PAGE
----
@PeroK I know what $<x+|phi>$ is; that's the amplitude, and you take $|A|^2$ to get a probability value for that amplitude. Knowing what to calculate is not the problem. When I carry out the calculations, I get a imaginary part remaining, and even if I take $|A|^2$, I still don't get rid of that part.

The amplitude I get is: $(1/(sqrt(2)*2) + i*sqrt(3)/(sqrt(2)*2)$

11. Feb 18, 2017

### PeroK

Okay. The magnitiude of a complex number must be real. In fact:

$|a + ib|^2 = a^2 + b^2$

You don't need complex conjugation, per se.

12. Feb 18, 2017

### Kenneth Adam Miller

So, just going from $<x|phi>$ to $|<x|phi>|^2$ the imaginary component will be eliminated?

13. Feb 18, 2017

### PeroK

You may need to revise some complex numbers. The magnitude of a complex number should be clear. I posted above what the magintude of a complex number is. I wouldn't describe that as eliminating the imaginary part, any more than eliminating the real part.

14. Feb 18, 2017

### Kenneth Adam Miller

Ok, so if I did the calculations right using what you've said all the way through, I should get:

$<x | phi> = (1/sqrt(2)*<z+| + 1/sqrt(2)*<-z|)(1/2*|z+> + i*sqrt(3)/2*|-z>) = (1/(2*sqrt(2)) + i*sqrt(3))$

And so
$|<x | phi>|^2 = (1/8 + 3/8) = 1/2$

15. Feb 18, 2017

### PeroK

Yes, that's it.

16. Feb 18, 2017

### Staff: Mentor

Yes, because the amplitude you are dealing with is real. And when you take the complex conjugate, what happens to the real part? And what does that imply about the complex conjugate of a real number?

17. Feb 18, 2017

### Kenneth Adam Miller

The real part is unaffected. And that the complex conjugate of a real number is itself unaffected.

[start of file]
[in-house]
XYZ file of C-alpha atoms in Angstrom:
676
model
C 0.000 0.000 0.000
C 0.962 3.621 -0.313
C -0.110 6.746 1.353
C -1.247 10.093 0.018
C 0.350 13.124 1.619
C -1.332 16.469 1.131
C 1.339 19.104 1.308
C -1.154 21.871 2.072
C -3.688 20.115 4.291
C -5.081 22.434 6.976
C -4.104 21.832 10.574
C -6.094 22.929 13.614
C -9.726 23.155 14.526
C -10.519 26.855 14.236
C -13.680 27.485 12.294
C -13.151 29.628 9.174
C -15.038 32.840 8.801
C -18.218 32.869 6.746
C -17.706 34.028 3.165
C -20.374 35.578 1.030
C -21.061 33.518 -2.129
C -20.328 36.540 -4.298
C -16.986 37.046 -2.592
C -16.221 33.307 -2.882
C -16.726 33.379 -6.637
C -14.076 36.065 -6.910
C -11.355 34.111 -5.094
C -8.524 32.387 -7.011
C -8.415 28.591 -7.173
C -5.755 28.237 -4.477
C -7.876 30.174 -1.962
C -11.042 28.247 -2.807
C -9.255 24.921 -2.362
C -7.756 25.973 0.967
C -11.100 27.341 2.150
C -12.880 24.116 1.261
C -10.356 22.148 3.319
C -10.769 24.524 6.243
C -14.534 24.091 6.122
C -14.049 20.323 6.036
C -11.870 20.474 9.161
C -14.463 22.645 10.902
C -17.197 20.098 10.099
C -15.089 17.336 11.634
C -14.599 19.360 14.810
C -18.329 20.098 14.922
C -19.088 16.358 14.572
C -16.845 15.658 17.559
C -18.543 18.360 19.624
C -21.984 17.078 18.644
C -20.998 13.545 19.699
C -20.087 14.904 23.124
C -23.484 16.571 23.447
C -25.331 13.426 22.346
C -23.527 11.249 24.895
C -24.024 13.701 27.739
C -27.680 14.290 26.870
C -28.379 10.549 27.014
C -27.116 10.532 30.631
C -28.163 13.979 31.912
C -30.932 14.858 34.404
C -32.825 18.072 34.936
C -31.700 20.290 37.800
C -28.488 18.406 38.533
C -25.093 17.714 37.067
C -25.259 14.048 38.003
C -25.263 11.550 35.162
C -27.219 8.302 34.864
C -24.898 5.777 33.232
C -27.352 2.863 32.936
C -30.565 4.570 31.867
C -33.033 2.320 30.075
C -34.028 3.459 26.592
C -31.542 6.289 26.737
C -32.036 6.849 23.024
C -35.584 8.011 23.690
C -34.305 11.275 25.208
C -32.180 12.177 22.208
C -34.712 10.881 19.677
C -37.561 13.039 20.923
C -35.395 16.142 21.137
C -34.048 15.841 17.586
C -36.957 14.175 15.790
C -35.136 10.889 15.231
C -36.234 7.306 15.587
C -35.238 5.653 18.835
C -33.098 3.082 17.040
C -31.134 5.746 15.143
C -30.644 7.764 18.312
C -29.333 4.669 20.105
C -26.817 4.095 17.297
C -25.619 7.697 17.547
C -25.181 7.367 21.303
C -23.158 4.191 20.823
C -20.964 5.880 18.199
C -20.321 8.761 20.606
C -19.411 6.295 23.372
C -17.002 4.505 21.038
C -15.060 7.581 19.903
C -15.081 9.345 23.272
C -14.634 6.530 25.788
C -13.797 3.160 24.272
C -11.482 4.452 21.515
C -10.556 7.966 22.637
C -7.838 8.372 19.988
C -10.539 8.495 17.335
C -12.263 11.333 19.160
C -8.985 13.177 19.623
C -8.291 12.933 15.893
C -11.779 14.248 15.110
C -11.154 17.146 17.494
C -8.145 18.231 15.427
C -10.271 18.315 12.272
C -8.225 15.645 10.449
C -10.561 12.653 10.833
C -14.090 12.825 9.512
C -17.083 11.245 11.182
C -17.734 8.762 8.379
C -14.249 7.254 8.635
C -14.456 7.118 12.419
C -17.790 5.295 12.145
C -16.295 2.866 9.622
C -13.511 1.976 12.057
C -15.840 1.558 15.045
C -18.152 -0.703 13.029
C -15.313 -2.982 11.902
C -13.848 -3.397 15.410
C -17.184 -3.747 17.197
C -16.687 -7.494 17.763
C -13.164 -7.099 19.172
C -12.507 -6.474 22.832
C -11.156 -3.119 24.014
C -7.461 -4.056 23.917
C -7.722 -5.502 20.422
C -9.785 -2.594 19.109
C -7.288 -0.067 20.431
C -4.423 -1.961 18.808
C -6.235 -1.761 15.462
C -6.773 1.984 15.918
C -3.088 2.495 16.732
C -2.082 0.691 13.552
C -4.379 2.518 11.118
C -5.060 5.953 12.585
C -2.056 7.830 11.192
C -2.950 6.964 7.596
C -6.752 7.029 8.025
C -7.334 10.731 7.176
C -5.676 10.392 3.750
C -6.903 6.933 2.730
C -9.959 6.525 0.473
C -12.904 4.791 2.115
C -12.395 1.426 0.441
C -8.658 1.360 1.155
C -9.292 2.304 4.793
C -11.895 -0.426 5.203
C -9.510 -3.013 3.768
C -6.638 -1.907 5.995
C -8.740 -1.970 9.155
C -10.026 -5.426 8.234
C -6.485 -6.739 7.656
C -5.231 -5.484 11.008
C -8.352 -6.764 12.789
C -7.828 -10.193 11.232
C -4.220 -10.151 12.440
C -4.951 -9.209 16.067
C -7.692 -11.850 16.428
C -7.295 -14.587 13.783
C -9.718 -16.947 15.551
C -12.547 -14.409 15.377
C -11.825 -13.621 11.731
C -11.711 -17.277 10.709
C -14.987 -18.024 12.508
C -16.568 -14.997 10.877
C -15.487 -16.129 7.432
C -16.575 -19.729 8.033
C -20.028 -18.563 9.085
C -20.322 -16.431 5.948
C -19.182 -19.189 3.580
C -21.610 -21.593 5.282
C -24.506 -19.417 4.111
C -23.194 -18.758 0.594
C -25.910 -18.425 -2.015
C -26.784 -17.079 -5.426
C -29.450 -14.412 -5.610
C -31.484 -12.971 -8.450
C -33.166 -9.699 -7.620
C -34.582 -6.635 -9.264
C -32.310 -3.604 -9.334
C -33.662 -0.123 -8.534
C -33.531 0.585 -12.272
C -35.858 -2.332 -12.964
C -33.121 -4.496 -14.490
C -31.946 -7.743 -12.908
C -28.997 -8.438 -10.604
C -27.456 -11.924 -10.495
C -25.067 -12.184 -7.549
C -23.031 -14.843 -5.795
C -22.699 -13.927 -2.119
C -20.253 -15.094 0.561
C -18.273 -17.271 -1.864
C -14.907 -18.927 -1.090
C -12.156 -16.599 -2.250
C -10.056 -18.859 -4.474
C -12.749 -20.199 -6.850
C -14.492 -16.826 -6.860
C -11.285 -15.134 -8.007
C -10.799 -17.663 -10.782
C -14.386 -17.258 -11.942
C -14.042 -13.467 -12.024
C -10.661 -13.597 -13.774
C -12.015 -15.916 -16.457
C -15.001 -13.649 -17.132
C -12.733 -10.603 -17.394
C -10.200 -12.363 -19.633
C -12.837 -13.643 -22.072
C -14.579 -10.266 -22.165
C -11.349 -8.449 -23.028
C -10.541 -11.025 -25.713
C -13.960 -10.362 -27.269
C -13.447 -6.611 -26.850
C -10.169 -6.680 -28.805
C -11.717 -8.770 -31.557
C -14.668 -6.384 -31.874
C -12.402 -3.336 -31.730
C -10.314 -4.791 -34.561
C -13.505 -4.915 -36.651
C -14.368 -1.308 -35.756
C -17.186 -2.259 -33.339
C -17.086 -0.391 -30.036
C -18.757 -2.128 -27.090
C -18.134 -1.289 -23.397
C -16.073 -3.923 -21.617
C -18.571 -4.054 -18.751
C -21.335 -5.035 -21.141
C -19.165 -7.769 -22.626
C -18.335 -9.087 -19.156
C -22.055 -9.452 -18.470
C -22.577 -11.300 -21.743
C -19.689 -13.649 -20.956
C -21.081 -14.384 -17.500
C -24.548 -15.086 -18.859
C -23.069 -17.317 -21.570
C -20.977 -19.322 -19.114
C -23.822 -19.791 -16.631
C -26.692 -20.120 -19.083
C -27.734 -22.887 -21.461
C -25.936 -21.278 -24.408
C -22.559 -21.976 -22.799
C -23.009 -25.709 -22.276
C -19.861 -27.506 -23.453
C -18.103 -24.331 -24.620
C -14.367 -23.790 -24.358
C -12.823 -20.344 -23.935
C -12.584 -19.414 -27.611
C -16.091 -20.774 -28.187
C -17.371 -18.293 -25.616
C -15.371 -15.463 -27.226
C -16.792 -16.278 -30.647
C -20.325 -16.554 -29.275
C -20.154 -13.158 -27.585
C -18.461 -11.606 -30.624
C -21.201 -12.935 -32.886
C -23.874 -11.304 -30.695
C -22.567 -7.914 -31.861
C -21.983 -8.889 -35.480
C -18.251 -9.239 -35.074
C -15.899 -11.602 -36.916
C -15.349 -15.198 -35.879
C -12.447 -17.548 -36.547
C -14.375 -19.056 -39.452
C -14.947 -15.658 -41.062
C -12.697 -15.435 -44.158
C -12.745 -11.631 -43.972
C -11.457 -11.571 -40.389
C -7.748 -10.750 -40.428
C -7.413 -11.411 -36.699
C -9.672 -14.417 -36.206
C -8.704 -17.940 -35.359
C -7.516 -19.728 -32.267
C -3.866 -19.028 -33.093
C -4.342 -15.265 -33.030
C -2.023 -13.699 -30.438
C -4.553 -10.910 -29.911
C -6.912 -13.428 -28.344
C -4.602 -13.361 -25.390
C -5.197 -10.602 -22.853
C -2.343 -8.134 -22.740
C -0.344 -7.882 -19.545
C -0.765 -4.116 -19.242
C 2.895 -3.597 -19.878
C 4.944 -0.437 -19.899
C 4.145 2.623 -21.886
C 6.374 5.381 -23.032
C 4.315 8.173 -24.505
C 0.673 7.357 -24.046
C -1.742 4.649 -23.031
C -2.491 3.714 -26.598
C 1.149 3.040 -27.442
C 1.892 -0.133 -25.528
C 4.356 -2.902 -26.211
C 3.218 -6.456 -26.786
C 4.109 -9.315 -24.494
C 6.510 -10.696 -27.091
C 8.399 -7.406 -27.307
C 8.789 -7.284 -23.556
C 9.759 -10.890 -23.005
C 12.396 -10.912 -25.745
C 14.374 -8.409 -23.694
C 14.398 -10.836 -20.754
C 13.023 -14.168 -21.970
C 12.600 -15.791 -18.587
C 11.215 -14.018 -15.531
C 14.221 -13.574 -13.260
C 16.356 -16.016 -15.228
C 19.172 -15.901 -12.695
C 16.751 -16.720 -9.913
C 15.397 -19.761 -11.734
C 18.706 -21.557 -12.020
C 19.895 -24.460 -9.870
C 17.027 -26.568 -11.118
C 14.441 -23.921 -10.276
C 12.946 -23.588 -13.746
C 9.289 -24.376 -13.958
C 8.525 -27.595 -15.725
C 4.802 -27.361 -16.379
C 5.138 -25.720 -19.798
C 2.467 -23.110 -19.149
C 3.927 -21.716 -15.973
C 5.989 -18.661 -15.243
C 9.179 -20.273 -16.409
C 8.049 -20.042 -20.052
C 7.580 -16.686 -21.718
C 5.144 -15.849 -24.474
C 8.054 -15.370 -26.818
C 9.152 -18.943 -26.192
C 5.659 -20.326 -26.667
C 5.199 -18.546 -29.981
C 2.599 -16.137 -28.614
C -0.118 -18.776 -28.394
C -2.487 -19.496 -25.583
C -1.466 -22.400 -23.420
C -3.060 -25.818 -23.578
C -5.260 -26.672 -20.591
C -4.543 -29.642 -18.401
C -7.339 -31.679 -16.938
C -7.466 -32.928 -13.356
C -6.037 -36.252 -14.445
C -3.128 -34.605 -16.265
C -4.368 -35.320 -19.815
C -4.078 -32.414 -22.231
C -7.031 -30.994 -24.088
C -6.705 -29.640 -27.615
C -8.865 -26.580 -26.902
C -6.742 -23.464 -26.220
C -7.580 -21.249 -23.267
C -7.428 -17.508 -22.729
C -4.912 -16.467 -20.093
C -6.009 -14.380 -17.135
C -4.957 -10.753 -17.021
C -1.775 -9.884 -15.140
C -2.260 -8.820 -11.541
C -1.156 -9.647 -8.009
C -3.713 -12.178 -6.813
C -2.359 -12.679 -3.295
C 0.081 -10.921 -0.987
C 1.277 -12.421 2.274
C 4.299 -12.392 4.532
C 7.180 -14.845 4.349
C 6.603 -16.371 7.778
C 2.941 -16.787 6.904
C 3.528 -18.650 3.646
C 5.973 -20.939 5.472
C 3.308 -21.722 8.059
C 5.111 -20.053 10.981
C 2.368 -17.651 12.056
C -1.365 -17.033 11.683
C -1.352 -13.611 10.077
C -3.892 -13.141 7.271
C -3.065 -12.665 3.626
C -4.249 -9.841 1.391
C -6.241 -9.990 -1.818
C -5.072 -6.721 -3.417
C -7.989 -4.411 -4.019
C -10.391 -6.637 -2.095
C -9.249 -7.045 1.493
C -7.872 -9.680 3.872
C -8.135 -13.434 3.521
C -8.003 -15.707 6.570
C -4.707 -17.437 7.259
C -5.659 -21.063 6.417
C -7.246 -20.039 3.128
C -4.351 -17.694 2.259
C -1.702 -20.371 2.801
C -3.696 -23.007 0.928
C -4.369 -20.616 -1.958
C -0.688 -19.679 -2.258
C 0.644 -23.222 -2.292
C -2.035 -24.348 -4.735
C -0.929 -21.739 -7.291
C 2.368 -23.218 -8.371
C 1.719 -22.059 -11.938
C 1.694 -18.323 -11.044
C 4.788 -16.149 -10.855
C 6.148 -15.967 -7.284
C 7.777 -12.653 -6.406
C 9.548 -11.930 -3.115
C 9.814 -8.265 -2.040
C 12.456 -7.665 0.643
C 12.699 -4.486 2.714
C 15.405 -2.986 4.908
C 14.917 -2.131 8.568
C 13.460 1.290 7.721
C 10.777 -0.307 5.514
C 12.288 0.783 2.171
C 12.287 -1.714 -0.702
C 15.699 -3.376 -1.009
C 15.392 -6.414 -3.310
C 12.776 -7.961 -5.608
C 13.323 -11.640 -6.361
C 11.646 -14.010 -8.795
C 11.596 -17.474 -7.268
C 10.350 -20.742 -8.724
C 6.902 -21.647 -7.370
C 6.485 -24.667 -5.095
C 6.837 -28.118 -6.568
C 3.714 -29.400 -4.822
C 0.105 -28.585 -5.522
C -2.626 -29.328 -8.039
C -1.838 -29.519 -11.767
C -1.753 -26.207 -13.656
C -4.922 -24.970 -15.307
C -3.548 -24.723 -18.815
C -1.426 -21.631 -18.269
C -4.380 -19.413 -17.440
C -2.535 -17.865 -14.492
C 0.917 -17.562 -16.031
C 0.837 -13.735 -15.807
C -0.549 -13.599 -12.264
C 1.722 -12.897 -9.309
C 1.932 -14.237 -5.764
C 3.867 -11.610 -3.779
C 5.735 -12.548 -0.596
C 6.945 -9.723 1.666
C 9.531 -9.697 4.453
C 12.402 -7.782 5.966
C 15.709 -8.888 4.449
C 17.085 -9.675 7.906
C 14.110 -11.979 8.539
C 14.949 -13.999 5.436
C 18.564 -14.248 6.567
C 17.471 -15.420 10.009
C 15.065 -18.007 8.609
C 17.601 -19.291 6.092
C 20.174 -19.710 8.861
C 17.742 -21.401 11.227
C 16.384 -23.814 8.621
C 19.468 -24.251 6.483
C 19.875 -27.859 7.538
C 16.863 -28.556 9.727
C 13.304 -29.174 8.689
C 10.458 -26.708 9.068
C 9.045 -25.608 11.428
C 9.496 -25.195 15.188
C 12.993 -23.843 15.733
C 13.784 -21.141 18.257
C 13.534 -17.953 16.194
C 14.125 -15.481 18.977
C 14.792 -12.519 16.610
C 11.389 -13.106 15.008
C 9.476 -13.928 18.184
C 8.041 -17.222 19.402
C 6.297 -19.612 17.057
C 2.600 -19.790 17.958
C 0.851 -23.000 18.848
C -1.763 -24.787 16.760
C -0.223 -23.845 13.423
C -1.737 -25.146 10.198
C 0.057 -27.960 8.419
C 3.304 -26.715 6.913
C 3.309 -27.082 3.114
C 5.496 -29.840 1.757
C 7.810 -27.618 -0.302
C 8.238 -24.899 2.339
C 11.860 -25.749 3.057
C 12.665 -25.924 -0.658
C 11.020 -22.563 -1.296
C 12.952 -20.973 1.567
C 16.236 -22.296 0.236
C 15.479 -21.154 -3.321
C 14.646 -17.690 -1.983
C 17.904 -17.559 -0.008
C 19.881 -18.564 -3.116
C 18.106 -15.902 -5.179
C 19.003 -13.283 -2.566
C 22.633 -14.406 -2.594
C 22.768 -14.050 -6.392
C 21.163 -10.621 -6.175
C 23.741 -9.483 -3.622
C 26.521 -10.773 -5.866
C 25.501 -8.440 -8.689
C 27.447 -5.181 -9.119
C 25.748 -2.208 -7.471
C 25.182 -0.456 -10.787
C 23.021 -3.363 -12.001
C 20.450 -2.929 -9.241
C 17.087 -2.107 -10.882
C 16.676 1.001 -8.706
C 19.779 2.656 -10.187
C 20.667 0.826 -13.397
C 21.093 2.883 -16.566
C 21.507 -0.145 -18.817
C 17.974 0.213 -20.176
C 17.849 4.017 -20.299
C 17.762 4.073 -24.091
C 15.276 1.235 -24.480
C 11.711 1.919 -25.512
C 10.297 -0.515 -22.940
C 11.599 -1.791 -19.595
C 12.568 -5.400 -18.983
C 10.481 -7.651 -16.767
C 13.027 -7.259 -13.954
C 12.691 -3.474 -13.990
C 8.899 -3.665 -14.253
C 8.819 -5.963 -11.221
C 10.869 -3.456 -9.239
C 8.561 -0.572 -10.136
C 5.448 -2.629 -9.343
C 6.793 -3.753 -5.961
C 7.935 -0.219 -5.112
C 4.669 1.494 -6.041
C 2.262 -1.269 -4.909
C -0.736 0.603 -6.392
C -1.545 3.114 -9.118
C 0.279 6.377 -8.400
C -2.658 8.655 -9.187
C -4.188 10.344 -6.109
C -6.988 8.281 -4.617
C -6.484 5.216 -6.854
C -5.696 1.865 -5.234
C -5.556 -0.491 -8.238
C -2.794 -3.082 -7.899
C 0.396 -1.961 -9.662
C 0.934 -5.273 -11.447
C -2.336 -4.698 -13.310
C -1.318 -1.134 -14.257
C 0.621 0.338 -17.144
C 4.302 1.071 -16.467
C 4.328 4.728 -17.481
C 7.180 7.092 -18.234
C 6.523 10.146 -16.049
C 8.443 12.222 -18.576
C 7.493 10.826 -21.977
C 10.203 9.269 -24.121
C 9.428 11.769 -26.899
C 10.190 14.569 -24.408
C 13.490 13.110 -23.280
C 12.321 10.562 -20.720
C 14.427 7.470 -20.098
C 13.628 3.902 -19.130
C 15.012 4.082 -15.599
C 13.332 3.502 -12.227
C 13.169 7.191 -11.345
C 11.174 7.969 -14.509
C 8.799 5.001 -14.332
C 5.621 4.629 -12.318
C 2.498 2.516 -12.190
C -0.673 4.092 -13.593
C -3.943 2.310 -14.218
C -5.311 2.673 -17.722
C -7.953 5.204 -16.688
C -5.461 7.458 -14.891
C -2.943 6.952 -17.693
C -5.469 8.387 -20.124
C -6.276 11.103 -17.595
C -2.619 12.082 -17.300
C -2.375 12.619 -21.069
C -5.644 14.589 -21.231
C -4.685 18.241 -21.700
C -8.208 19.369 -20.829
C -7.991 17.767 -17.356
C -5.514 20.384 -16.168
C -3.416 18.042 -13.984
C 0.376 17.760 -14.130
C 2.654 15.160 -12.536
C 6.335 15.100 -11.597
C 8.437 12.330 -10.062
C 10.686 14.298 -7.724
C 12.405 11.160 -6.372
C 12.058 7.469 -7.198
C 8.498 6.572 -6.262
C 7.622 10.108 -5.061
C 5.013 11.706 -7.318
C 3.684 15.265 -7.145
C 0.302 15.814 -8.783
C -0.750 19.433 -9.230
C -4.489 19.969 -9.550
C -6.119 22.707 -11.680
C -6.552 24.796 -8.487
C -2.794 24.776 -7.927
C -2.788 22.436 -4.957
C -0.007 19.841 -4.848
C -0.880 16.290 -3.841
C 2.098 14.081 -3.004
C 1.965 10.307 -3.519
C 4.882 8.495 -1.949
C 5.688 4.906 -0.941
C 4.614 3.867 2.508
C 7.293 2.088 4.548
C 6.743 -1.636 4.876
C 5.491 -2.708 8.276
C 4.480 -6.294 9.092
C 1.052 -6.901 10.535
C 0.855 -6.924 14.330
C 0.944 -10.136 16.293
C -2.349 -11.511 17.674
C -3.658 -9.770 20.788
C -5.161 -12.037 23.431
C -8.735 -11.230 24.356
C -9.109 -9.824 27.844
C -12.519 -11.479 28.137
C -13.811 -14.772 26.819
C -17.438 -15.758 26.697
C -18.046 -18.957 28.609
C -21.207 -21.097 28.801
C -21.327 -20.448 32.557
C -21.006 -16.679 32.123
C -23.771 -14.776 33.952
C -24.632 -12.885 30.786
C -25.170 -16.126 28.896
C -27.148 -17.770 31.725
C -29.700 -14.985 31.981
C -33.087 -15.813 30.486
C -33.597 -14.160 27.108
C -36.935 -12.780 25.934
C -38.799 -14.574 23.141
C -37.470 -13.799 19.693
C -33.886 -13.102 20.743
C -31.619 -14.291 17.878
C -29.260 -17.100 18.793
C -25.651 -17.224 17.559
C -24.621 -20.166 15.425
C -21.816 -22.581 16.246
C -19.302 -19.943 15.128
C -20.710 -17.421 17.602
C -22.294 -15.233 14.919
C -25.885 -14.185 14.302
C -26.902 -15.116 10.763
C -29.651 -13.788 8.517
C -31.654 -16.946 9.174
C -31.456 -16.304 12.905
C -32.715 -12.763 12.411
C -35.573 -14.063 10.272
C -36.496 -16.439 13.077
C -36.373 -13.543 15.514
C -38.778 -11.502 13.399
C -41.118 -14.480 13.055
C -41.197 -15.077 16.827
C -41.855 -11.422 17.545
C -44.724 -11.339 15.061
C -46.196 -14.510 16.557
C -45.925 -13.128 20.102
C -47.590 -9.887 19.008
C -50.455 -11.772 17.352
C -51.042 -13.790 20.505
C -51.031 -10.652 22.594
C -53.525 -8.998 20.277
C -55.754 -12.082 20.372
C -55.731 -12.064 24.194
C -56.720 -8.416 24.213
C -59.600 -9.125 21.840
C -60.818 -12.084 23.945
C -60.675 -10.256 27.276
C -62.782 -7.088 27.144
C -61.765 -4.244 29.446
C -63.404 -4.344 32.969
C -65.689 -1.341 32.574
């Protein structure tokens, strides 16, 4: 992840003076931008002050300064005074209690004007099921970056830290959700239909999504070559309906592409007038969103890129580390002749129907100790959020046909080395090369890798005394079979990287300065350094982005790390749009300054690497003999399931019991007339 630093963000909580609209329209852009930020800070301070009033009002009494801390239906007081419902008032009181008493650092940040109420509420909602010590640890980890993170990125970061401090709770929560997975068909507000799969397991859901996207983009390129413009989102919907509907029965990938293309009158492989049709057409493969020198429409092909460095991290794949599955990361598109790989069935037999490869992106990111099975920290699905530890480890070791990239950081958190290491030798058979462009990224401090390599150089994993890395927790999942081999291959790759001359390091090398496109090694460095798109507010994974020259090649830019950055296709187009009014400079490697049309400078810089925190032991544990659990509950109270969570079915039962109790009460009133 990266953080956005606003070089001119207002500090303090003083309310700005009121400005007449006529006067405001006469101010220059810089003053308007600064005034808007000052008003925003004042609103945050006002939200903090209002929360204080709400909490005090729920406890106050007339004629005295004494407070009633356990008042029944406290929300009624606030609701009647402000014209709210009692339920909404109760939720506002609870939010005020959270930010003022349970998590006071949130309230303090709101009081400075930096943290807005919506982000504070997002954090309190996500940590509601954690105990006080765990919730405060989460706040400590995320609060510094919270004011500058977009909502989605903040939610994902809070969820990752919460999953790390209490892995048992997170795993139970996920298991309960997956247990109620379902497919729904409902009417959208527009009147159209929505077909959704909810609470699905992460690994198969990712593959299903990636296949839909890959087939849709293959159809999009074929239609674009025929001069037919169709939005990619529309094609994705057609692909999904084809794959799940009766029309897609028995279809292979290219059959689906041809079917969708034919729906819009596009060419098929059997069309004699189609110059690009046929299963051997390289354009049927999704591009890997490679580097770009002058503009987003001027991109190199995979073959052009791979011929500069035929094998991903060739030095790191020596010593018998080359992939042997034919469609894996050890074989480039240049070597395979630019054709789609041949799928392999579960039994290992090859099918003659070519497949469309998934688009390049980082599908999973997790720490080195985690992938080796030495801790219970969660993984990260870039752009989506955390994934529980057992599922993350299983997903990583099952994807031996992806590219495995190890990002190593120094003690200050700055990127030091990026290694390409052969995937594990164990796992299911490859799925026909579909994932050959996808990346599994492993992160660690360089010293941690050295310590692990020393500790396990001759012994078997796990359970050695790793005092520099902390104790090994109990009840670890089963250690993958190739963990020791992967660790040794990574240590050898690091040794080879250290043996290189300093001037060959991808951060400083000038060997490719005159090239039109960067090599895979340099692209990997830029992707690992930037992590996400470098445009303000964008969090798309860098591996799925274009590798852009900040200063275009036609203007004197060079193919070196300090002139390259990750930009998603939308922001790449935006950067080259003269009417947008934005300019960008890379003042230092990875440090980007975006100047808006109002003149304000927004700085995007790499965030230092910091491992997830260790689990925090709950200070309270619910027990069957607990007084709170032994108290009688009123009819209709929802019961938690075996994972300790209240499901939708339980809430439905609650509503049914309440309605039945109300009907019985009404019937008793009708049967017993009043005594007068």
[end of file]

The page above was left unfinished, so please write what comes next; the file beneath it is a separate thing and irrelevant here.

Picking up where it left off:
Yeah, so this is the first time that I have started exercising this knowledge, so although I've read it several times, I haven't had to apply it.

18. Feb 18, 2017

### ftr

this looks incorrect

19. Feb 18, 2017

### Staff: Mentor

Why?

20. Feb 18, 2017

### ftr

(ib)^2= - b^2

21. Feb 18, 2017

### Staff: Mentor

That's true, but irrelevant to what was being said. $|a + ib|^2$ is the squared modulus of the complex number $a + ib$, not its algebraic square.

22. Feb 18, 2017

### Kenneth Adam Miller

Yeah, I struggled with this problem because of the issue with understanding $|a + ib| ^2$ has only two terms. I thought there were three.

23. Feb 18, 2017

### ftr

The need is implicit, that is why I thought the OP will be confused.

24. Feb 18, 2017

### Staff: Mentor

This is one situation in which it helps to know about the alternate representation of complex numbers in terms of modulus and phase: $a + ib = r e^{i \theta}$. This works just like polar coordinates vs. Cartesian coordinates in a plane: $r = \sqrt{a^2 + b^2}$, $\theta = \tan^{-1} ( b / a )$. Then the squared modulus is just $r^2$.

25. Feb 18, 2017

### PeroK

There's a big difference between:

$(a+ib)^2 = a^2 - b^2 + 2iab$

And:

$|a +ib|^2 = a^2 + b^2 \ \$ (which is by definition of the complex modulus - where $a, b$ are real)

Note that it is very useful to know and remember that also:

$|z|^2 = zz^*$

But that's not generally the definition of the complex modulus.